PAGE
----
However given that quality actually means user experience, quality materials are only a means to an end. For true high quality, “quality” materials are only relevant if they provide an enhanced user experience. Quality is enhanced any way you can make a motorcycle suit wind, water, and abrasion resistant, breathable, and durable, no matter what materials or manufacturing methods you use. Marketers may attempt to boost apparent quality by referring to Corinthian leather seats, whatever the hell that is, but the function of a seat is to provide a comfortable place to sit. What really matters how it feels. Is it properly shaped? Is it too hot? Too cold? Does it stick to you? Does it look and feel good? How will it last?

Apparent quality can also be influenced by perceived engineering trade-offs. From experience, consumers notice that excellence in one dimension of user experience tends to imply a deficit in another. Something that performs highly on an aspect of usefulness may be expected to be difficult to operate, lack versatility, require finicky maintenance, have an unpleasing utilitarian appearance, or be prone to break down. Sometimes this is true, because engineering trade-offs are real. Think race cars. Think F-117 “stealth fighter,” a warplane with proven high usefulness but so ugly, it doesn’t so much fly as gets repelled by the ground in disgust. The F-117 also requires a massive crew of specially trained technicians to maintain it and keep it useful.

But for most consumer products, high performance on all dimensions of quality are achievable, yet some people still apply the same rule of thumb. They assume that high usability implies a dumbed-down low capability product of questionable usefulness. Or they believe there is a zero-sum trade-off between an exciting attractive appearance and usability. In the latter half of the 1980s, IBM successfully marketed its crude PC against the revolutionary Apple Macintosh because consumers believed that something as nice-looking and easy-to-use as the Mac couldn’t possibly be a useful machine, when in fact, the Mac was more useful. In actual design, what’s usable and useful for novices is usually also usable or useful for experts, or, at least, they are not antagonistic. Usually beautiful form evolves from excellent function. Think SR-71 Blackbird, rather than F-117.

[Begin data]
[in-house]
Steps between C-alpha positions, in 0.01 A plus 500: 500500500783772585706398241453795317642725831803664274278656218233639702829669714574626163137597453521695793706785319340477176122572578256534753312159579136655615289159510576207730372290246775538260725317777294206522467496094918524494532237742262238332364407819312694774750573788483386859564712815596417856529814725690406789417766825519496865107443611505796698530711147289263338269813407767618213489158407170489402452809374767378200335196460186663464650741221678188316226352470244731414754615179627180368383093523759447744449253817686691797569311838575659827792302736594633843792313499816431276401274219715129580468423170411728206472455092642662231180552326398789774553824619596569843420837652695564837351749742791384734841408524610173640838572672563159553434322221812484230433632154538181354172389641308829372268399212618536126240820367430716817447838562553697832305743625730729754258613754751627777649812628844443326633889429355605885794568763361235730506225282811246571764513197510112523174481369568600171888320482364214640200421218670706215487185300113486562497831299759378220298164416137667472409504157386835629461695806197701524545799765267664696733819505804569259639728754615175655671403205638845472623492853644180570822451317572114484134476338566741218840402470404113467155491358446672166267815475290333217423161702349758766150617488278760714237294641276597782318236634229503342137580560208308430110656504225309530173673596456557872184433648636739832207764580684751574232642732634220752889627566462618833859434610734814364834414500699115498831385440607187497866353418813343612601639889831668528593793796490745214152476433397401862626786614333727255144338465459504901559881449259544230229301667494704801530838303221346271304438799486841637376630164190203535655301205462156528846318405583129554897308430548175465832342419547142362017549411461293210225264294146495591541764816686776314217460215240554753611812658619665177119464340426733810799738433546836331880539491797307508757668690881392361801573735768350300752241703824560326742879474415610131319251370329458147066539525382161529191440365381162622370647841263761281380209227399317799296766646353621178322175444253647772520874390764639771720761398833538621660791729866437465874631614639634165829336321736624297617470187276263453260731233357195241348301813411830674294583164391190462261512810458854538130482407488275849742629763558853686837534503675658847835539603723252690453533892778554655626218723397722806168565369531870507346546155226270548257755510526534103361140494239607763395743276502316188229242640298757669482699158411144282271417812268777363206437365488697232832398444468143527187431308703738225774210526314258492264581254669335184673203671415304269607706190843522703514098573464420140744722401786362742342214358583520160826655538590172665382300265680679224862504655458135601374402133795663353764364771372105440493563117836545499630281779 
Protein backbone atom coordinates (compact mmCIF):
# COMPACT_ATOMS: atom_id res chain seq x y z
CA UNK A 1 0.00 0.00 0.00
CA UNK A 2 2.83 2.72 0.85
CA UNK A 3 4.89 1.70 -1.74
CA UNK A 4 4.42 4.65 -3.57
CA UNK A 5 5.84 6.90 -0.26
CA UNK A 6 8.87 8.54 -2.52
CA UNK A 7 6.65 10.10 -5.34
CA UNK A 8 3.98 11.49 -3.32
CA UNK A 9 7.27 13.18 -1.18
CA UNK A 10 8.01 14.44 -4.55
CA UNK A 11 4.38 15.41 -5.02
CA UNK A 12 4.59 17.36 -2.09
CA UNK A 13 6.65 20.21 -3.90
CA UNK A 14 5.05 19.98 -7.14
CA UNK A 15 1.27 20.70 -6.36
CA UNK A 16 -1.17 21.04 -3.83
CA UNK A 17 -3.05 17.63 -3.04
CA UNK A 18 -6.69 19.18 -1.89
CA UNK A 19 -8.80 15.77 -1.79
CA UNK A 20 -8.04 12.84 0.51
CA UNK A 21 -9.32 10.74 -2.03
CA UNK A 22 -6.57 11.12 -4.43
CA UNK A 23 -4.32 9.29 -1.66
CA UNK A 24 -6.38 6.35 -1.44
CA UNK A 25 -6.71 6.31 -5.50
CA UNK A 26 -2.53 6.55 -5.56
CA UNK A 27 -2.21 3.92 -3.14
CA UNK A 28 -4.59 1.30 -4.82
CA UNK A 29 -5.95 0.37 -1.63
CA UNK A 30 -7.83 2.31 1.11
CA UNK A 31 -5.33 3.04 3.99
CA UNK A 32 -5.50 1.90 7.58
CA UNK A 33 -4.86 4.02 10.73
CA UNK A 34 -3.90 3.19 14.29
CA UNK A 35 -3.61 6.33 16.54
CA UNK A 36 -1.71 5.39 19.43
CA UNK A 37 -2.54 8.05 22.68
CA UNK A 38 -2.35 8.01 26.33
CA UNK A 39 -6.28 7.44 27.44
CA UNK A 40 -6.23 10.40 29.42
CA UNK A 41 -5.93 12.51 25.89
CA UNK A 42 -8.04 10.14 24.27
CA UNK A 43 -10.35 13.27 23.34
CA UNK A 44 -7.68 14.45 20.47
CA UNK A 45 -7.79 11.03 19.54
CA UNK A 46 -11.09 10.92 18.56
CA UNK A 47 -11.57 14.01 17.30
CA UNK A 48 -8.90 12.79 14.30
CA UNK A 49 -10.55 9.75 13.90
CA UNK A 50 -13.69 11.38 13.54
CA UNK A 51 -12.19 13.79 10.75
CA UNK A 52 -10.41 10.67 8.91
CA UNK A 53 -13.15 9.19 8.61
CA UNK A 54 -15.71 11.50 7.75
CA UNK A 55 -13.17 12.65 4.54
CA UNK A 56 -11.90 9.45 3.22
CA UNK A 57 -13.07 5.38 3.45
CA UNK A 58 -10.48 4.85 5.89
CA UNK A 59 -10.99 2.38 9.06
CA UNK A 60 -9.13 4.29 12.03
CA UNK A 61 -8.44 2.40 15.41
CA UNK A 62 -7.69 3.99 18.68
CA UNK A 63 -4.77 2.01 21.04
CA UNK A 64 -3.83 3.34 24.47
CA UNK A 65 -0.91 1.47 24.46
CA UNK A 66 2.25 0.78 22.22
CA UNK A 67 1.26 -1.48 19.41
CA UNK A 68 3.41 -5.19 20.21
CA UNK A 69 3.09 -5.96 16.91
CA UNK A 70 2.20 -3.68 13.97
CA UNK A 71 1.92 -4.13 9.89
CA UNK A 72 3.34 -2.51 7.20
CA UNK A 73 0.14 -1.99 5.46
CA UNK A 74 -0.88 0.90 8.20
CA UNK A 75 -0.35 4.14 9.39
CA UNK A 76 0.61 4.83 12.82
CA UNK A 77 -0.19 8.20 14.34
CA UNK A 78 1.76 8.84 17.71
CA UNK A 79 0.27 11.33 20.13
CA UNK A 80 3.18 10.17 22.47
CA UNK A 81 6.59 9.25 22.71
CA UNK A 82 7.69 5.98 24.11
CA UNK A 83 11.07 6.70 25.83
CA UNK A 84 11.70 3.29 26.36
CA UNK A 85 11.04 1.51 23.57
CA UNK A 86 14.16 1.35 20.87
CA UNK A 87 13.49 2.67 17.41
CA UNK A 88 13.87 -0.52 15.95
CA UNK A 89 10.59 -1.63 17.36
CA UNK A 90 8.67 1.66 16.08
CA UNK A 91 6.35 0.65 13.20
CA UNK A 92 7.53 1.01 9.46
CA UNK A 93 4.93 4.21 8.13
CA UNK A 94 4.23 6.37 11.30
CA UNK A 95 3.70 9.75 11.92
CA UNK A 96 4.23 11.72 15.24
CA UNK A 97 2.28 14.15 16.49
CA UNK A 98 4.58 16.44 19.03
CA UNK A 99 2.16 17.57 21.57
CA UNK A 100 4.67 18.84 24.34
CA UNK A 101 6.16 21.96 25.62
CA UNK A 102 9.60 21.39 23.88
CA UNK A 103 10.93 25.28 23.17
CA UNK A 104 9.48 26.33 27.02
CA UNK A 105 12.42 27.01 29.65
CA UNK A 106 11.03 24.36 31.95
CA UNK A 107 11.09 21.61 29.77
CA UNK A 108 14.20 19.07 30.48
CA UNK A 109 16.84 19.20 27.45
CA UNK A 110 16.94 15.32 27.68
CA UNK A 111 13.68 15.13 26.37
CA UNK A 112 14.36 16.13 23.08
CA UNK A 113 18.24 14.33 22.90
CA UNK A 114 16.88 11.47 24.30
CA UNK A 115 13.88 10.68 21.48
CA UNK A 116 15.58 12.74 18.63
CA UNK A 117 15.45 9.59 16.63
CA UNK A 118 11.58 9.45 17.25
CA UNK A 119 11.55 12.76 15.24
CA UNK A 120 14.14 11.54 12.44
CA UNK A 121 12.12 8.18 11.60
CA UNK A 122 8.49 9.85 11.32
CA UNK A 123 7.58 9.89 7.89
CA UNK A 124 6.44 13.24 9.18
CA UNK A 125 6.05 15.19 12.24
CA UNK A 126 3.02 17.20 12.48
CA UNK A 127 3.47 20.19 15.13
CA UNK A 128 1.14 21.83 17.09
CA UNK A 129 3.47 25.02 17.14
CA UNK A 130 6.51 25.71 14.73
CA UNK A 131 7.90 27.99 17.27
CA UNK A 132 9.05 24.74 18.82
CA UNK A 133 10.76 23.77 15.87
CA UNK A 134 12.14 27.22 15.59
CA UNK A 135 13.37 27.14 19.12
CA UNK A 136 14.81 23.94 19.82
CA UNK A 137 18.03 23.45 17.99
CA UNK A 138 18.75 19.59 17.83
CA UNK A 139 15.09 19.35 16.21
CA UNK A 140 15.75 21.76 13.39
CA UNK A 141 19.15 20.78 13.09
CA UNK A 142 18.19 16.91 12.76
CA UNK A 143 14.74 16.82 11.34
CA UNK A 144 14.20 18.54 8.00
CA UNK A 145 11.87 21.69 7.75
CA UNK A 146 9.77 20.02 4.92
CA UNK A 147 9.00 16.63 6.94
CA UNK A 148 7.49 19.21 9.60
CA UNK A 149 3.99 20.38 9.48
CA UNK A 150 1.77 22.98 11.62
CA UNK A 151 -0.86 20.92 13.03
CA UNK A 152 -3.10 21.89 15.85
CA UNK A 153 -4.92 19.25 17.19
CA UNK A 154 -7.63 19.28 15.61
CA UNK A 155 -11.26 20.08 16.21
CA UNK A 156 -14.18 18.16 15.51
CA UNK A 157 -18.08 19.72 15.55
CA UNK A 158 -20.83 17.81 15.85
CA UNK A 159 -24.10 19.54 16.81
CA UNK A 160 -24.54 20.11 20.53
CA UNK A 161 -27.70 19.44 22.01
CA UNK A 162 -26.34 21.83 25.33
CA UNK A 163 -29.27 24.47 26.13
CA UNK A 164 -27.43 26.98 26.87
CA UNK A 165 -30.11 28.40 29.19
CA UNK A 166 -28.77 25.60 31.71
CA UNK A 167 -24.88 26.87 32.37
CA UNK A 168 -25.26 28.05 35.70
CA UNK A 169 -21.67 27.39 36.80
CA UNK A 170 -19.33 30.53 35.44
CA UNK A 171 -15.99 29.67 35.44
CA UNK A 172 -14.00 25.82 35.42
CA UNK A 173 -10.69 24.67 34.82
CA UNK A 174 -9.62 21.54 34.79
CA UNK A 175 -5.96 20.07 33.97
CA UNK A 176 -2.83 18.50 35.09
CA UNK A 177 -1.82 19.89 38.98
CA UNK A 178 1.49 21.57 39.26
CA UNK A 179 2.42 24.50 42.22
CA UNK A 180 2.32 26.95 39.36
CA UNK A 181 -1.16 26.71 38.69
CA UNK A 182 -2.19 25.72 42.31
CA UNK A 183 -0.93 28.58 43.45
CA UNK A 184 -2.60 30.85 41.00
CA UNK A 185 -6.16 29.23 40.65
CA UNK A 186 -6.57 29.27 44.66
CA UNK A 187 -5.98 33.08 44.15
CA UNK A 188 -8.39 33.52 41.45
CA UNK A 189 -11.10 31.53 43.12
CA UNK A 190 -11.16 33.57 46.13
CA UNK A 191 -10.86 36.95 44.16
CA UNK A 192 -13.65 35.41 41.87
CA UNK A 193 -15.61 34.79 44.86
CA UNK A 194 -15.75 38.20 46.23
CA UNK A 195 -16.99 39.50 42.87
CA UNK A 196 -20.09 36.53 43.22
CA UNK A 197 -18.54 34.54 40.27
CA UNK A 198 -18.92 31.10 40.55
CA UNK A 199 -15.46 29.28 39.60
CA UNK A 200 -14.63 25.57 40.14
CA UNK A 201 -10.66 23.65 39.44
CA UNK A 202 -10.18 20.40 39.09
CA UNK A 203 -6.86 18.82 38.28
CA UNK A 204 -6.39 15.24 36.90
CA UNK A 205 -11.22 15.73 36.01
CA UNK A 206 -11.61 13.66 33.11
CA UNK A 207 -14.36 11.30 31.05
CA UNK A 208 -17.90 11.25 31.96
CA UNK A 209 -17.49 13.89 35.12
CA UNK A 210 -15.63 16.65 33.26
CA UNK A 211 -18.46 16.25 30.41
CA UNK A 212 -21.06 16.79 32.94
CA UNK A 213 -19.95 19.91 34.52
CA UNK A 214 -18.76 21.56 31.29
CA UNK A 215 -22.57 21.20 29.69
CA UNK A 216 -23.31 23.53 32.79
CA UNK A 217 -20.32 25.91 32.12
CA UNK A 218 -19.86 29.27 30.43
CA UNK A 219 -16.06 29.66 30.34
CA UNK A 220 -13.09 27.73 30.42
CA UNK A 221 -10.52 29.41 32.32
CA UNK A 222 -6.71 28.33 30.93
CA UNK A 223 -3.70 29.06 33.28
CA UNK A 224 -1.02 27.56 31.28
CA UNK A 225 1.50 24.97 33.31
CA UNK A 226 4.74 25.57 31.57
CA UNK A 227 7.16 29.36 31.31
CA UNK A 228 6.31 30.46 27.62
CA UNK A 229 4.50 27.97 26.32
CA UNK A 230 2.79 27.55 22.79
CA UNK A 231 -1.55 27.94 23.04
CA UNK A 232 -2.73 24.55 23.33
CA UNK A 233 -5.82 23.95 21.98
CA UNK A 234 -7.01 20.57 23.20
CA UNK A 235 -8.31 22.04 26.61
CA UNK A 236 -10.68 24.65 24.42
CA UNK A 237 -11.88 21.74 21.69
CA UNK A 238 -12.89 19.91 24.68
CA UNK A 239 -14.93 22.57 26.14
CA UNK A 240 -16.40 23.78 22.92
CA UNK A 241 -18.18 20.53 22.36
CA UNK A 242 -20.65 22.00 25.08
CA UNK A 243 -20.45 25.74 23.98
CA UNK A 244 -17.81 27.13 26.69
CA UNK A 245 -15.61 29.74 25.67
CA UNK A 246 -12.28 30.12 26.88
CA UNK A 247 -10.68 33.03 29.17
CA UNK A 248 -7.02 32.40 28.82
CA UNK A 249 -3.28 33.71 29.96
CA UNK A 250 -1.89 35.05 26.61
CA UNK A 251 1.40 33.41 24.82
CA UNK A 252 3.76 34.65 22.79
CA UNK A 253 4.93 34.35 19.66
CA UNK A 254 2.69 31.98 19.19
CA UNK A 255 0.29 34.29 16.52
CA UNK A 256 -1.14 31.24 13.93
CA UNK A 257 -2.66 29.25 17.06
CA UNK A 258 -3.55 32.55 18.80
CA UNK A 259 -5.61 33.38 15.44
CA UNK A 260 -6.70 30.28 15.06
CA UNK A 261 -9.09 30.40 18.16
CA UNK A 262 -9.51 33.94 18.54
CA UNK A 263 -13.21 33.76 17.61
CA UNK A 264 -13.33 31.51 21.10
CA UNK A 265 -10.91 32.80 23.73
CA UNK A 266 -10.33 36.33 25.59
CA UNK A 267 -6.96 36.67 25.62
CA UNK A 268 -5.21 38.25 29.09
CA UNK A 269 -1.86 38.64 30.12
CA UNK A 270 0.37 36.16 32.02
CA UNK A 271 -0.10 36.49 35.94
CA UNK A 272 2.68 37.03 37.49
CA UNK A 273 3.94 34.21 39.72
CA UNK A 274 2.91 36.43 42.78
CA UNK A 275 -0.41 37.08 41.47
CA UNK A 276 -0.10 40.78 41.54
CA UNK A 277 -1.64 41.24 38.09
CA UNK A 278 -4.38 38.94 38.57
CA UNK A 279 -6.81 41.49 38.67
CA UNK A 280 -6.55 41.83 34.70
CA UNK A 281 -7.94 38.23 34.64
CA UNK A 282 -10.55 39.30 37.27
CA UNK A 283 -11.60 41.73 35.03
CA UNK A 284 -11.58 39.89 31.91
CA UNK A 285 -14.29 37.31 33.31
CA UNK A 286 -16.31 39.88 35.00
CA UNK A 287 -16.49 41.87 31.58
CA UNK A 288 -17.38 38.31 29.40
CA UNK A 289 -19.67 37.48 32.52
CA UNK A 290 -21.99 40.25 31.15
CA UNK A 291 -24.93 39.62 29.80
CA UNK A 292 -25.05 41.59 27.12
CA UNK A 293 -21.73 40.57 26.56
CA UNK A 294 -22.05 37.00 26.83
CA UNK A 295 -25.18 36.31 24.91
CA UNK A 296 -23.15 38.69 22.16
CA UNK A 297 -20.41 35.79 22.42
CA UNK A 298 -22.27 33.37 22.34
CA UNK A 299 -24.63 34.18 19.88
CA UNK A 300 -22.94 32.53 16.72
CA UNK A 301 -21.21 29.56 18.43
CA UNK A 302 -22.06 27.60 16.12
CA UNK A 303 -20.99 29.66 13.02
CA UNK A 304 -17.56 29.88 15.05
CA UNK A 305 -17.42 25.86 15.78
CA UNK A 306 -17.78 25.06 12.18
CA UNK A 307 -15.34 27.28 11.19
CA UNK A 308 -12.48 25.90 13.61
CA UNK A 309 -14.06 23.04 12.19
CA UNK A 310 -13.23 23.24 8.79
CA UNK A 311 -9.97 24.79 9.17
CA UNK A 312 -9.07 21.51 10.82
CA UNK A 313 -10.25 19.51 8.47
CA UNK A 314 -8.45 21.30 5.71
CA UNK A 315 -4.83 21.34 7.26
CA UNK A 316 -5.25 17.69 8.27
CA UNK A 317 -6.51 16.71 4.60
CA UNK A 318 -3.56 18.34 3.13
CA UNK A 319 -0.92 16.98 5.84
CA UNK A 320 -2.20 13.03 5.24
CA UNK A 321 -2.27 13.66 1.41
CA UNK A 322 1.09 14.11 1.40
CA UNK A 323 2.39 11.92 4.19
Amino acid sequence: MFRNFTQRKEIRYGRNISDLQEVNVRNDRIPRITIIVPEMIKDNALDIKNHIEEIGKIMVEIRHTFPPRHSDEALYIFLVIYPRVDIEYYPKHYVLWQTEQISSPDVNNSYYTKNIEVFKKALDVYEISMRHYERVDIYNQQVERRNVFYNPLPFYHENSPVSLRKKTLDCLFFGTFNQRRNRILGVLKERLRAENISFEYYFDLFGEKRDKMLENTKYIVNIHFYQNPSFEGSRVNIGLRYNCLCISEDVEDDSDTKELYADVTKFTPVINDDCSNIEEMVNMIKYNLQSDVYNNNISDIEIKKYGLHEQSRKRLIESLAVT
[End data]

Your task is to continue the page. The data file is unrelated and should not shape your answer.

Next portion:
Whatever the trade-offs, except for some special-purpose niche products, the best user experience and thus the best quality is achieved by balancing all the dimensions. Ultimately if a product gives up too much on some dimensions for the sake of others, it’s no longer high quality at all.

Quality and Price

If you seek to produce high-quality products on all the dimensions of the user experience, there is one trade-off that is hard to avoid, and that’s price. It’s not impossible to have something cheap that’s also high quality, and certainly there are many expensive things that are in fact mediocre or even low quality. However, on average, it takes resources and time to make something that is highly usable, useful, desirable, and reliable. That means high development and production costs.

Achieving high quality is simple. Average-quality products have just the average attention to performance. To achieve high quality, you have to do more. You attend to details and accept only excellence on all dimensions of the user experience. You don’t release the product until analysis, inspection, and testing confirms it.